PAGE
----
Duffers and Fanatics

I do not know what Islam is “all about,” and this is one respect in which I differ from most journalists, politicians, chiefs of police and U. S. military officers. Unlike me, a great many of these deep thinkers are confident that they know what Islam is “all about,” or at least what it is not all about. The basis of their claim is not clear, although it does not appear to involve study of Islamic scripture or immersion in Islamic practice.

This post is not about Islam, because, as I said, I do not know what Islam is “all about.” I have not read Islamic scripture and I have not gone so far as to dip my toe into Islamic practice. I find my own religion a handful. This post is, instead, about how we should go about learning what a religion is “all about,” and why when today’s deep thinkers try to do so, they so often take us into a world of fantasy.

To begin, let’s describe a religion as a practice, since religion is above all else something that one does. A “practicing Catholic” is, for instance, doing Catholicism by believing the things Catholics believe and acting the way Catholics act. Presumably the same is true of a “practicing Muslim.”

Alasdair MacIntyre says that every practice yields “internal goods” and “external goods” (1). Internal goods are intrinsic, proper, and unique to the practice to which they are internal. External goods are incidental to any particular practice, and common to many. For example, the good of gliding through water is internal to swimming, for it can be achieved by no means other than swimming. The good of a chiseled torso, on the other hand, is external to swimming because swimming is only one of the ways one can get one.

Now what we might call a true swimmer strives for excellence in swimming, not in physical appearance, health, or social opportunities. He may very well enjoy and appreciate these last three goods as incidental rewards of swimming, but if he is a true swimmer, they will not be what swimming is “all about.”

Not all who swim are true swimmers. Many swim with an eye to one of the external goods, or incidental rewards, of swimming. For them, swimming is a convenient means to corporeal pulchritude, physical health, or casual socializing. I call such people duffers. A duffer is not necessarily a bad swimmer, but (still following MacIntyre) duffers are, on the whole, bad for swimming.

To understand why this is so, imagine a hiking club that is comprised of true hikers and duffers. The true hikers love hiking, the duffers are happy to hike, but only because it is an agreeable way to exercise, socialize, pass the time, build an appetite, or what have you. And to the extent that the duffers take over the club, the club will cease to be a hiking club and degenerate into a social club that happens to hike. Socializing, not hiking, will become what the club is “all about.” Book clubs are often destroyed by duffers.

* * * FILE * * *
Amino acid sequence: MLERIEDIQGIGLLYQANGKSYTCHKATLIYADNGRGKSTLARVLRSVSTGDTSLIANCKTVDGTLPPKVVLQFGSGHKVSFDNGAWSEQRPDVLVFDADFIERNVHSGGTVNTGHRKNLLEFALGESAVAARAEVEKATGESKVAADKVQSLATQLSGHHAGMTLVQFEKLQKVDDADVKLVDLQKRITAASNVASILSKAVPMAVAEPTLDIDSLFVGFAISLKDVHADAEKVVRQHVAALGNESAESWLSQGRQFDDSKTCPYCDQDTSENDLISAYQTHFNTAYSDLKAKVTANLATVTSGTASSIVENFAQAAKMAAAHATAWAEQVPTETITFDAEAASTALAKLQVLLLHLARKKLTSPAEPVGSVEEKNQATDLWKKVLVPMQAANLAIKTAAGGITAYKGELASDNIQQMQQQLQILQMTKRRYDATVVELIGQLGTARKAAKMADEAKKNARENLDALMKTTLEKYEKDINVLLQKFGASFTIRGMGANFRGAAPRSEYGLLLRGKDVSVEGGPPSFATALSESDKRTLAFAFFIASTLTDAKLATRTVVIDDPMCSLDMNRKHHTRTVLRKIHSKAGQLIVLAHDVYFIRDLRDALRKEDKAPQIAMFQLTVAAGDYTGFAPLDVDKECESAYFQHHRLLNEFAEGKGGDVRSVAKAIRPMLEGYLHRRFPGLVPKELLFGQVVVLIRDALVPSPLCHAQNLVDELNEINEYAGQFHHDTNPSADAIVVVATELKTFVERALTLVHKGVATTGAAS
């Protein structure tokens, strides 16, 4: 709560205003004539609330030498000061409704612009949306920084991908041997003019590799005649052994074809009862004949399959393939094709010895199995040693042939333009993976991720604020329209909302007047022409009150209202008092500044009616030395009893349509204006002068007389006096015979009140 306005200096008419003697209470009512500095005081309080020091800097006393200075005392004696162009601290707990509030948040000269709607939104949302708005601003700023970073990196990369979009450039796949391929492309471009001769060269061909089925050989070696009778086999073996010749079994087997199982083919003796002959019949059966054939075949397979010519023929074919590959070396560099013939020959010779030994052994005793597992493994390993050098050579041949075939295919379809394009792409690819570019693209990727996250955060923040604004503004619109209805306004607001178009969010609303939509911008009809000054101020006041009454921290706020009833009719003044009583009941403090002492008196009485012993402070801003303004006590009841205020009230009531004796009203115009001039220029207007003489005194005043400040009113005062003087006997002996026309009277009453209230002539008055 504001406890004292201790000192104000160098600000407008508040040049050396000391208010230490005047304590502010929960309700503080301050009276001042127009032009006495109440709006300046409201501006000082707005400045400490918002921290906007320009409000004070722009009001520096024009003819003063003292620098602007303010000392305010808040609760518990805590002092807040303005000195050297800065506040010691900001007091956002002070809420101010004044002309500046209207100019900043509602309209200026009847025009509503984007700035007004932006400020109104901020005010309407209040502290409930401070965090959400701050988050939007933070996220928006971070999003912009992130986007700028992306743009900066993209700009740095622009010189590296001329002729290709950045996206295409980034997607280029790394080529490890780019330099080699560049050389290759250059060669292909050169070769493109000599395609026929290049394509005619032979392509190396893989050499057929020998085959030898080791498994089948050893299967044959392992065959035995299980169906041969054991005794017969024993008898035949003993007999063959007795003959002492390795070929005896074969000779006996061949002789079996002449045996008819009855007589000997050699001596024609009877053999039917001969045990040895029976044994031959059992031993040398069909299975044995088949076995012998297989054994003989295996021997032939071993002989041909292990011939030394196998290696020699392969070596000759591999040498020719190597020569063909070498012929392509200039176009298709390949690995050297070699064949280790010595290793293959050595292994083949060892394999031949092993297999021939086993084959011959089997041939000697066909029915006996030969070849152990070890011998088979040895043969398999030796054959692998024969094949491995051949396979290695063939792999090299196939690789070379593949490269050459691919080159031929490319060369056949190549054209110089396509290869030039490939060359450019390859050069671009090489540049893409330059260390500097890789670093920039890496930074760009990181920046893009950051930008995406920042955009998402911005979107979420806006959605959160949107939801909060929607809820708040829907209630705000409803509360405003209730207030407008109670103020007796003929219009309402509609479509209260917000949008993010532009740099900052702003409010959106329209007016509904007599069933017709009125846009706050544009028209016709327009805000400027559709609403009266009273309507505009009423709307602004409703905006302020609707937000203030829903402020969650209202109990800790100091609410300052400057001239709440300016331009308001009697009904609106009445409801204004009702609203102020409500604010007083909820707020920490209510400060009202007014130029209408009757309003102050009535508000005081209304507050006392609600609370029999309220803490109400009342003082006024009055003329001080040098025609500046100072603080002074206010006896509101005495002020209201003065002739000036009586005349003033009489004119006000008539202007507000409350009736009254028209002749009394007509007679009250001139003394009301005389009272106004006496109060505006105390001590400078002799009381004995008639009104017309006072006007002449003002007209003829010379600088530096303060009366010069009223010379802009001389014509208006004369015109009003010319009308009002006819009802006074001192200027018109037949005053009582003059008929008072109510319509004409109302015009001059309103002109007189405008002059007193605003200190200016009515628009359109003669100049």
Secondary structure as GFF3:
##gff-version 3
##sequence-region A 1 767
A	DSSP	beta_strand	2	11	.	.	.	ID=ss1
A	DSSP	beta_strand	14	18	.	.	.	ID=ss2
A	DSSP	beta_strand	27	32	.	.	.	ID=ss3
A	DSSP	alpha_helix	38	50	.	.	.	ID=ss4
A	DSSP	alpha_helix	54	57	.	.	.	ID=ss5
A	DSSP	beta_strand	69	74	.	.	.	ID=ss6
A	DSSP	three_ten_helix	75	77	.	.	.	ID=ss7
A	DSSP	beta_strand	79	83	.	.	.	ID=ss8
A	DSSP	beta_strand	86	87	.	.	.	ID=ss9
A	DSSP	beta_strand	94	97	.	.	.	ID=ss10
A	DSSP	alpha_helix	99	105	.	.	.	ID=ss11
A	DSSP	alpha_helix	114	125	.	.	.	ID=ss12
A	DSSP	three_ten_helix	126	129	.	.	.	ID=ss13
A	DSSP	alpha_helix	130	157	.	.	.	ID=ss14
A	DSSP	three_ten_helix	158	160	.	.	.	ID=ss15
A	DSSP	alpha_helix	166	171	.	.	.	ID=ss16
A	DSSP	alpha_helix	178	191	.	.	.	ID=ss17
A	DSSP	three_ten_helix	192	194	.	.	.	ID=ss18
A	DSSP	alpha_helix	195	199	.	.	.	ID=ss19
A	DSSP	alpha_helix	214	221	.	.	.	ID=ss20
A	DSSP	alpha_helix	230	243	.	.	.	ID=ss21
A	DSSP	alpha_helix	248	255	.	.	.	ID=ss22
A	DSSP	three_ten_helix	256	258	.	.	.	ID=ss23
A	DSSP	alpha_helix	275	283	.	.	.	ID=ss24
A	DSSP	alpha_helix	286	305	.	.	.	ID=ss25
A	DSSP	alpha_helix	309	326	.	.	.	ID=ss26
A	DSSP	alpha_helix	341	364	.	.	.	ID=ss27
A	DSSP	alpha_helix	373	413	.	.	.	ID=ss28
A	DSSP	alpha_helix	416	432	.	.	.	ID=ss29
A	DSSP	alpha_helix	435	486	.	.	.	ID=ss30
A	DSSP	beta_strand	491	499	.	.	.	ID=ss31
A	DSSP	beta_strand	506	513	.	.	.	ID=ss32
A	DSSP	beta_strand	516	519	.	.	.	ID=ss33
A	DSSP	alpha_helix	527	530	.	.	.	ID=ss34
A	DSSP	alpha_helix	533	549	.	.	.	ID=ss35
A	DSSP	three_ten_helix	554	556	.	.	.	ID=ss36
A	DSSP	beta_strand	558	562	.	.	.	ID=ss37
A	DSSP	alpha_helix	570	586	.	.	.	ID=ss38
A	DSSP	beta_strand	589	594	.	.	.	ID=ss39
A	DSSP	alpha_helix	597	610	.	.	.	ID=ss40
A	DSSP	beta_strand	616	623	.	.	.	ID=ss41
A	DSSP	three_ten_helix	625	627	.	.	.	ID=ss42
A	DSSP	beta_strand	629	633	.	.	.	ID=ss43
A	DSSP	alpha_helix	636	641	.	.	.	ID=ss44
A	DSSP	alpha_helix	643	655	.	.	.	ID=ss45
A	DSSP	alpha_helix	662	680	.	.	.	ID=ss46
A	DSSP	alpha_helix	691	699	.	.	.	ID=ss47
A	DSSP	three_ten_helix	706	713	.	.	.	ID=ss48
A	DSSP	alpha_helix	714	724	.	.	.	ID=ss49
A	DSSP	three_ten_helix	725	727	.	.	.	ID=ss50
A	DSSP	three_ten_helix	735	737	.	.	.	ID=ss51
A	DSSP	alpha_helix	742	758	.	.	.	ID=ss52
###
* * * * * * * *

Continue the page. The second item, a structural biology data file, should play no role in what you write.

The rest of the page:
With this in mind we can return to the question of what any particular religion is “all about,” and doing so we see that every religion takes in true religionists and duffers. The duffers will call the true religionists “fanatics,” and I’m happy to accept the term. To the fanatics the religion is “all about” goods internal to the practice of that particular religion, and not about external goods such as “community,” “fellowship,” or gossiping in the church basement over coffee and cookies. To the duffers, it’s the other way round.

Now, if you wanted to understand what swimming, or mountaineering, or barber shop singing was “all about,” would you ask a fanatic or a duffer? I’m not asking which one you would like to join with in a club. If you’re a duffer, you will wish to club with duffers. But who would you ask if you wished to understand the good internal to the practice of swimming, mountaineering or barber shop singing? You would ask a fanatic, of course, since the fanatic is obsessed with that good. The duffer is concerned with something else.

When today’s deep thinkers tell us what Islam is “all about,” they clearly have in mind what it is “all about” for the duffers of Islam, since the goods they mention are external to Islam and readily obtained by other means. I do not deny that “spiritual solace,” “meaning,” “tradition,” “community,” and the like are incidental rewards of Islamic practice; but since they are incidental rewards of a great many practices, they cannot be what Islam is “all about.”

The reason today’s deep thinkers say such things is that they are themselves religious duffers. In their eyes, a religion is a convenient pretext for doing things other than the practice of that religion, just as hiking is a convenient pretext for duffers in the hiking club to do things other than hiking. Duffers are always quick to denounce and purge “extremists,” because “extremists” have tendency to point out that duffers love, above all else, to sit on their duffs.

The essence of any practice will be found in its fanatics, not its duffers. This is obvious in sports and it should be obvious in religion.


(1) Alasdair MacIntyre, After Virtue: A Study in Moral Theory, second edition (South Bend, Ind.: Notre Dame University Press, 1984), chap. 14.

31 thoughts on “Duffers and Fanatics

  1. Pingback: Duffers and Fanatics | Neoreactive